Of course, Phil doesn’t spend all his time at Terrapin. He and the TFB (as well as occasional other configurations working under the Phil Lesh & Friends banner) still managed to get out and about over the course of the year, maintaining the custom of playing several multi-night residencies annually at impresario Peter Shapiro’s Capitol Theater in Port Chester, NY as well as shows at select venues in other cities and numerous festival dates. Perhaps this past year’s most vivid example of Phil’s inexhaustible zeal for music and fun came during last Spring’s 50th Anniversary New Orleans Jazz & Heritage Festival. Part of the magic of JazzFest lies in the fact that there’s so much great music to be found not just on the Fairgrounds that plays host to the main event in the daytime, but in the nightclubs, dive bars and theaters of the Crescent City late into the night (and sometimes the next morning). After playing two nights of shows with the TFB at the Joy Theater, Phil dove deep into the wee-small-hours action, sitting in with Midnight North one late night and Foundations of Funk the next (the latter event producing an unprecedented summit meeting of low-end titans, as Phil jammed with a genuine NOLA legend, bassist and Meters co-founder George Porter, Jr.). And as if that wasn’t enough, Phil switched into paying-customer mode to check out really late shows on each of those nights featuring guitarist Will Bernard, keyboardist John Medeski and their respective all-star ensembles, Blue Plate Special and Mad Skillet. After many weary JazzFest revelers had long since gone off to their slumbers, Phil was still going strong and digging the sounds as the dawn grew near.

As we were preparing this edition of the Almanac, it was announced that Phil, on doctors’ orders, had cancelled some late-summer festival dates in order to undergo minor back surgery. We wish him a full and speedy recovery and look forward to a joyous celebration of that very big birthday in 2020.



Bob with Wolf Bros and harpist Mikaela Davis, Lockn’ Festival, August 24, 2019. Photo Credit: Jay Blakesberg.

Since the last edition of the Almanac landed on your virtual front porch last fall – apologies if it wound up in your virtual rose bushes instead – Bob Weir has been up to his whiskers in as much activity as ever. In addition to Dead & Company’s hugely successful touring activities, Bob rolled out yet another wrinkle in his never-ending quest for musical variety and adventure: a trio called Bob Weir and Wolf Bros., which teams him with one of his longtime associates and pals, Jay Lane on drums and, relatively new to our little world but well-known to music aficionados worldwide, bassist Don Was – co-founder of the legendary band Was (Not Was), award-winning producer of a stunning range of great artists including Bob Dylan, The Rolling Stones and Bonnie Raitt and, in recent years, president of perhaps the greatest jazz label of all time, Blue Note Records (it should also be mentioned that Don was the key figure in bringing Bobby and John Mayer together, and so a catalyst in the birth of Dead & Company. Say “thank you, Don!”). The trio format has afforded Bob the opportunity to strip down the music to its bare essentials, opening up all kinds of free space in which to roam within the songs, and suggesting new ways of interpreting the lyrics as well as the instrumental possibilities. While Bob was no stranger to a guitar-drums-bass lineup, having often played in that configuration with Jay Lane and the late Rob Wasserman, Wolf Bros. is a whole other kind of beast, thanks in no small part to some of the ways Weir’s playing style has evolved. Carrying a greater degree of the melodic and harmonic load than he has in other lineups that might feature a more densely orchestrated sound through the use of additional guitarists, keyboardists, etc, Weir rises to the challenge impressively, adding some new tricks to his already well-stocked bag that can make it sound as though he’s playing lead and rhythm guitar simultaneously (something that’s advisable for trained professionals only. Do not try it at home). Another advantage to the trio format is its expandability. Wolf Bros. can (and do) rotate in guest players when the mood and opportunity strike for a few tunes here and there. In the two full tours and shorter sojourns they’ve undertaken since hitting the road last fall, the guys have welcomed a pretty dazzling array of old and new pals to their stages, including Perry Farrell, Kenny Brooks, Tal Wilkenfeld, John Oates, Buddy Miller, Margo Price, Tom Hamilton, Warren Haynes, John Kadlecik, Steve Kimock, Page McConnell, Sasha Dobson and more. Some of the more unusual encounters happened when decidedly non-rock-and-roll instruments were introduced in the mix, like the show in Seattle that added bagpipes (played by Jori Chisholm) in “Wharf Rat,” or the November night in Syracuse on which the band encountered harpist/vocalist Mikaela Davis for the first time (but not the last – her contribution was such a success that it earned the upstate New York resident an invitation to a return visit when the band played Buffalo the following March, as well as a prominent role in the Wolf Bros. set that closed this year’s LOCKN’ festival in Virginia).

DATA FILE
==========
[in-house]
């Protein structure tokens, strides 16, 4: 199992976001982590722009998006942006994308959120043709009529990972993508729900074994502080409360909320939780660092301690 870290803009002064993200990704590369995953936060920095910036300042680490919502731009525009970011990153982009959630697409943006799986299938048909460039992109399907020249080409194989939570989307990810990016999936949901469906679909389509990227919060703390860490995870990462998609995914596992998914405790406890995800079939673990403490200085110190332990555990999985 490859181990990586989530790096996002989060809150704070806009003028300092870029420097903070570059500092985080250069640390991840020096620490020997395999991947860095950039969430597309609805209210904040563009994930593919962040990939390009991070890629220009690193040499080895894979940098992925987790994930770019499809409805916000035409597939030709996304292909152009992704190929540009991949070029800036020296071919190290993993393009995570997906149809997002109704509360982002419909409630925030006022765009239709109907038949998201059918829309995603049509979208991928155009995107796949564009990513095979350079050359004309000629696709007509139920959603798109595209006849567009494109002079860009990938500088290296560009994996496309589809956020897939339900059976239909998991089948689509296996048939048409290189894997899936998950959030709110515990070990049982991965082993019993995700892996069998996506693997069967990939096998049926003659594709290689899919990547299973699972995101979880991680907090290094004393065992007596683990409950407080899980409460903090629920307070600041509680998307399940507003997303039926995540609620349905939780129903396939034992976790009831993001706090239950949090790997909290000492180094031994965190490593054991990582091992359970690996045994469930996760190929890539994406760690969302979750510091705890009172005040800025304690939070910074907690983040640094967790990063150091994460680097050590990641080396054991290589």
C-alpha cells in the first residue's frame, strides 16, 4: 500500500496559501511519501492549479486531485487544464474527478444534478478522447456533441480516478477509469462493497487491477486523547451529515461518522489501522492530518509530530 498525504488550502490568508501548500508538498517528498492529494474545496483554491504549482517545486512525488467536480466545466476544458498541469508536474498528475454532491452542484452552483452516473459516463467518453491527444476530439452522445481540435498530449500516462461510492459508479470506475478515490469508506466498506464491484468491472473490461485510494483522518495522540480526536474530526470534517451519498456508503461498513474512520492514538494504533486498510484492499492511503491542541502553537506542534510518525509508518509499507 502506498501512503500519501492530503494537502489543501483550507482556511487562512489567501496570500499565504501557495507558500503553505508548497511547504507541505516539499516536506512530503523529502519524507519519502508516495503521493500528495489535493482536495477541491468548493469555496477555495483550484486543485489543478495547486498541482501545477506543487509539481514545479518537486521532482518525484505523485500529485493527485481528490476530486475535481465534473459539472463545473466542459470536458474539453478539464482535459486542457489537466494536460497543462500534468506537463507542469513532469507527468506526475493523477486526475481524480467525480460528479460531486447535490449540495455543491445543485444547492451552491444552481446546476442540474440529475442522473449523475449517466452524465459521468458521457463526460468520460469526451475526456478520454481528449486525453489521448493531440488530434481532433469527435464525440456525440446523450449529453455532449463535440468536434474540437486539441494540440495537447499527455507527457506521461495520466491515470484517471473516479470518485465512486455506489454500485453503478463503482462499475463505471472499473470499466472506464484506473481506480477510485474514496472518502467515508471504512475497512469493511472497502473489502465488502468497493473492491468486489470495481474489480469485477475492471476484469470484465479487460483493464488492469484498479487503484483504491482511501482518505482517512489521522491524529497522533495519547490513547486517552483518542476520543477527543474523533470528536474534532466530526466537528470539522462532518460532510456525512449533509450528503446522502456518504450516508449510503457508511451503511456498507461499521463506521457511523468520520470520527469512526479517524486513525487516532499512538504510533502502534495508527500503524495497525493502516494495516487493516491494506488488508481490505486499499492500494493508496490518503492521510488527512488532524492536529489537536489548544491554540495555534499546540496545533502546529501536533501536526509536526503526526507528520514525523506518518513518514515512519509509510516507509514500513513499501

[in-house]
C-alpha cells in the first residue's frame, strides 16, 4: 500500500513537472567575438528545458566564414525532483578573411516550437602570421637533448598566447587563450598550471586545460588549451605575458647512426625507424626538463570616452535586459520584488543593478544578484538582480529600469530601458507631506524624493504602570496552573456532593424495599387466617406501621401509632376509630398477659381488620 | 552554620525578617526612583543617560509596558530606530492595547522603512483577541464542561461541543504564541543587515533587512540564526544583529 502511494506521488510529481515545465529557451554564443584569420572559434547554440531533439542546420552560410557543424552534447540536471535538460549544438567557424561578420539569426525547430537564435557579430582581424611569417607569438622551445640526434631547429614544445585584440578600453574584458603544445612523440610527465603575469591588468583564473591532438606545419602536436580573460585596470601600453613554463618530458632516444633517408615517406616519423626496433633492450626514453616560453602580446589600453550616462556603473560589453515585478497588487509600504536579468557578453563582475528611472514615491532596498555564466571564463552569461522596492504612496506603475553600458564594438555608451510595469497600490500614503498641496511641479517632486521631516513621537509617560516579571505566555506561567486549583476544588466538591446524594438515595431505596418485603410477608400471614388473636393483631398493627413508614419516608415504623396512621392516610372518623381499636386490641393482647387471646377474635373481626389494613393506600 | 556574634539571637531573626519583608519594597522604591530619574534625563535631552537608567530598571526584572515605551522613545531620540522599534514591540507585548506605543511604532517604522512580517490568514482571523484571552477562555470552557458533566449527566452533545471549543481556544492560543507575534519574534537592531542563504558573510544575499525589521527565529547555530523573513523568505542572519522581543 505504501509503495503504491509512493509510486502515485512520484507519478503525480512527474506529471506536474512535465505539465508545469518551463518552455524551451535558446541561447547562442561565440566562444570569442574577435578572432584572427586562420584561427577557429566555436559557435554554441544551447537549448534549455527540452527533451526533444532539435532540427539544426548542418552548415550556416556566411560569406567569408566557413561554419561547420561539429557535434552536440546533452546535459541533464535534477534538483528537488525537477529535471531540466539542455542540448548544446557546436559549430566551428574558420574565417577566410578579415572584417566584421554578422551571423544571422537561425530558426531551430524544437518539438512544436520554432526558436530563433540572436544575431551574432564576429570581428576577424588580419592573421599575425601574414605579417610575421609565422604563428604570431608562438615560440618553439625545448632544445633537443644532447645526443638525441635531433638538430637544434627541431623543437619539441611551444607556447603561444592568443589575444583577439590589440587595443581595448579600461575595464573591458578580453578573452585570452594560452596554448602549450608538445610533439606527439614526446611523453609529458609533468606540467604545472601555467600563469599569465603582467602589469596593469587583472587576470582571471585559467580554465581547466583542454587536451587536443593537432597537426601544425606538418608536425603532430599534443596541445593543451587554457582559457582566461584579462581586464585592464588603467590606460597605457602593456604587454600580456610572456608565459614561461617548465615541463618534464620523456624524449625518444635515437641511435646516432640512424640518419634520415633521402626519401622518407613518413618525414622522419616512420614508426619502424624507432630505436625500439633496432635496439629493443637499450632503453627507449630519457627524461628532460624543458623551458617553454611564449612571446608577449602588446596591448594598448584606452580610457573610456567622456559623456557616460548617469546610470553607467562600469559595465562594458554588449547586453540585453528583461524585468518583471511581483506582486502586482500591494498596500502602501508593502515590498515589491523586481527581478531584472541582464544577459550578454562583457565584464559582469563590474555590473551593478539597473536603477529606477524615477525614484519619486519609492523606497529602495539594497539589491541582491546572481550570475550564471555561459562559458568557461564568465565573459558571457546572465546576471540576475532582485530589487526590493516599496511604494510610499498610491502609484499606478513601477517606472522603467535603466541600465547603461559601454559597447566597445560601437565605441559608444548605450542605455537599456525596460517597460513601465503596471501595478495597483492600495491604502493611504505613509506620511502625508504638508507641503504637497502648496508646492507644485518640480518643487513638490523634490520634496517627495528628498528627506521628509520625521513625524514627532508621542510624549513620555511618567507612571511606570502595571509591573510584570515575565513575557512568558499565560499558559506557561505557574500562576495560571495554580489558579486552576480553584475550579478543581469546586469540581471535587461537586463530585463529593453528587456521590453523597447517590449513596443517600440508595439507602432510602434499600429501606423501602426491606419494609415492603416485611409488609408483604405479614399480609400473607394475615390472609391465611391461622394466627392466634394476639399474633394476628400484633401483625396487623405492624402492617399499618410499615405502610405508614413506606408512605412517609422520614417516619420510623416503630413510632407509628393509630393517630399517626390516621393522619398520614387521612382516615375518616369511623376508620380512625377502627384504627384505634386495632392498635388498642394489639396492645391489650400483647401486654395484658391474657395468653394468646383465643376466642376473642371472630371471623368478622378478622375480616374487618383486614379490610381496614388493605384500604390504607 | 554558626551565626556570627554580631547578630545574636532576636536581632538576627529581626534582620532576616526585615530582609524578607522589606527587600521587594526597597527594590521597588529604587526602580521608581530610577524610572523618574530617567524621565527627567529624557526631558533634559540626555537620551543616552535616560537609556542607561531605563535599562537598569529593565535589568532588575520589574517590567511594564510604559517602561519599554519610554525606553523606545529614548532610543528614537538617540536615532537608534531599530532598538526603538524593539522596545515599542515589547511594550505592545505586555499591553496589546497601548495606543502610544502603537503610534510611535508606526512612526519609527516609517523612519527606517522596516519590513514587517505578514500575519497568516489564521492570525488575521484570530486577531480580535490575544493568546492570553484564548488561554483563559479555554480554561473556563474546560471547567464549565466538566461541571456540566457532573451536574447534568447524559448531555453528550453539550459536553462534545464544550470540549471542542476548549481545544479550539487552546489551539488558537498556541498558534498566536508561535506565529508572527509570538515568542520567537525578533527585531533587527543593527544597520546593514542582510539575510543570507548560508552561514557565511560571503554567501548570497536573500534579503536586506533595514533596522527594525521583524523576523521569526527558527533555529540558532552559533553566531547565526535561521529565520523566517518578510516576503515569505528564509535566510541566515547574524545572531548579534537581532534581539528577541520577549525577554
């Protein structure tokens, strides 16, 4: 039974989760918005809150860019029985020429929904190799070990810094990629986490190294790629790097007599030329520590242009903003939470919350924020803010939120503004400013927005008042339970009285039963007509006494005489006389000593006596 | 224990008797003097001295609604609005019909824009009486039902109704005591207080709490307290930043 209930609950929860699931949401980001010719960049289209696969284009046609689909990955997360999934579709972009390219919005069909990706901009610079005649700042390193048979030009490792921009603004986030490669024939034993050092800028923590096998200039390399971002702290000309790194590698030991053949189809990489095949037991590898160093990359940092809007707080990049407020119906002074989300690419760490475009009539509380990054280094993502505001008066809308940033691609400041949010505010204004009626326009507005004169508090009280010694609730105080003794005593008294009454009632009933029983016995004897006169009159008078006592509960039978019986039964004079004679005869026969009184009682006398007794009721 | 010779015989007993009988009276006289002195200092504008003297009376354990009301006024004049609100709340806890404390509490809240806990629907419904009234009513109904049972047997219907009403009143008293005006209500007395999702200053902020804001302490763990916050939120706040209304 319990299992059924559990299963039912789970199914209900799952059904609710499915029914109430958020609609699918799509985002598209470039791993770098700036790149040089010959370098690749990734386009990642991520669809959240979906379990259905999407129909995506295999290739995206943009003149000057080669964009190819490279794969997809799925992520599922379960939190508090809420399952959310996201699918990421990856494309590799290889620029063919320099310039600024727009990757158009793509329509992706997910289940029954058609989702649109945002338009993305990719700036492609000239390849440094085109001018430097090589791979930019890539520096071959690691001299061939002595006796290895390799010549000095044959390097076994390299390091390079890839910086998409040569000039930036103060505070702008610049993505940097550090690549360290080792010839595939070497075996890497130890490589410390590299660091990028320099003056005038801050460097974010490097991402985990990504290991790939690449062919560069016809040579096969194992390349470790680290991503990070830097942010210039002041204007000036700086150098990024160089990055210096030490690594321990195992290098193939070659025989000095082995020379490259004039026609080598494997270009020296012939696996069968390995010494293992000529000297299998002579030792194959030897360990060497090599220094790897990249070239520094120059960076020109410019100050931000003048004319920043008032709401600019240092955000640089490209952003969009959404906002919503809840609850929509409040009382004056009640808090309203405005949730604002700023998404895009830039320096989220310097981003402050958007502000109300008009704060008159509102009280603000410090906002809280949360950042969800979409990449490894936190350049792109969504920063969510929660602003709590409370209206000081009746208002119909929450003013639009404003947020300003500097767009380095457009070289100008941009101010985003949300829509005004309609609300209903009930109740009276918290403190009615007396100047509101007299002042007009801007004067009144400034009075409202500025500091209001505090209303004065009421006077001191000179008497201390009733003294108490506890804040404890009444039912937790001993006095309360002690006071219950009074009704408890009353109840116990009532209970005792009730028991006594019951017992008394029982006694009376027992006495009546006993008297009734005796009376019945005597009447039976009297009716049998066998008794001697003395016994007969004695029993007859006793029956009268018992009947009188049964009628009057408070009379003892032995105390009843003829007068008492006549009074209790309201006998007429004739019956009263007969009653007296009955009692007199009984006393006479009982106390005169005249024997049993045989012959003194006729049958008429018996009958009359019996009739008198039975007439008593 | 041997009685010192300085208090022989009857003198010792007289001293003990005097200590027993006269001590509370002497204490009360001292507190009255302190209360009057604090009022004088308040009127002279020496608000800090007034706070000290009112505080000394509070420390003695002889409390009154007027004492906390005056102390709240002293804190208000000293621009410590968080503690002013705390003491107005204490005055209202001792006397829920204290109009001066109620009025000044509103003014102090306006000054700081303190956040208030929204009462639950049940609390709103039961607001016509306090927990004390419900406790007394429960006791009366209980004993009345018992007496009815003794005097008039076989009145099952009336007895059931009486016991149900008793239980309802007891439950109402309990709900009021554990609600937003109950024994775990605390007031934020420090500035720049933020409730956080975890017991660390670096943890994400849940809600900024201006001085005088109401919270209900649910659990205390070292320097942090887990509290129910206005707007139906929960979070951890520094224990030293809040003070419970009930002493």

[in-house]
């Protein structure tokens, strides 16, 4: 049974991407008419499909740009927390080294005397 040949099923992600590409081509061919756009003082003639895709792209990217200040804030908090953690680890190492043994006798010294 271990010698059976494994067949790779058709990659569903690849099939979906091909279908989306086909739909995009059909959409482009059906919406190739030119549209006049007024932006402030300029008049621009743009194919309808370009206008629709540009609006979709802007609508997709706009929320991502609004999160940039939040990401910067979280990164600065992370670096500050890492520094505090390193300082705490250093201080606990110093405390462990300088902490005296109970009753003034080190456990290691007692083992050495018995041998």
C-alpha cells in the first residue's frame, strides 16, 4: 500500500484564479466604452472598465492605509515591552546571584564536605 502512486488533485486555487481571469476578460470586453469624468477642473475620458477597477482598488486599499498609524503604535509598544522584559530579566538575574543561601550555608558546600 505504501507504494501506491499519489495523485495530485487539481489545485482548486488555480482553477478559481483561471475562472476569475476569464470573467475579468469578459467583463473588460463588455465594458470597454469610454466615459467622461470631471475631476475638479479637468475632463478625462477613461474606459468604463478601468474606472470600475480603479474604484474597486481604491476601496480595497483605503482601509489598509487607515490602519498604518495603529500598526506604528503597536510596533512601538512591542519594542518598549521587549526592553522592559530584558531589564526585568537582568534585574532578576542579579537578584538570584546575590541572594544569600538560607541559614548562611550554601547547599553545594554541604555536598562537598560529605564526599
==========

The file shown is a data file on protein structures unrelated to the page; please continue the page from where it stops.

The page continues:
In addition to a full performing schedule (made even more so by his penchant for reversing the host-guest equation and sitting in with a range of musicians too numerous to mention here), Bob also remained true to one of his other career-long passions – staying on the leading edge of innovation in musical instrument design and technology. This year’s most significant reflection of that preoccupation was the latest product of Bob’s relationship with the venerable guitar company D’Angelico, which issued the new Bob Weir Bedford signature model – a solid-body instrument that’s being praised for its capability to deliver an astonishing range of tones, from clean jazz to country twang to metal crunch, with all the stops in between. The original has become one of Bob’s primary stage axes with Dead & Co. and Wolf Bros., and now the production model is available to all.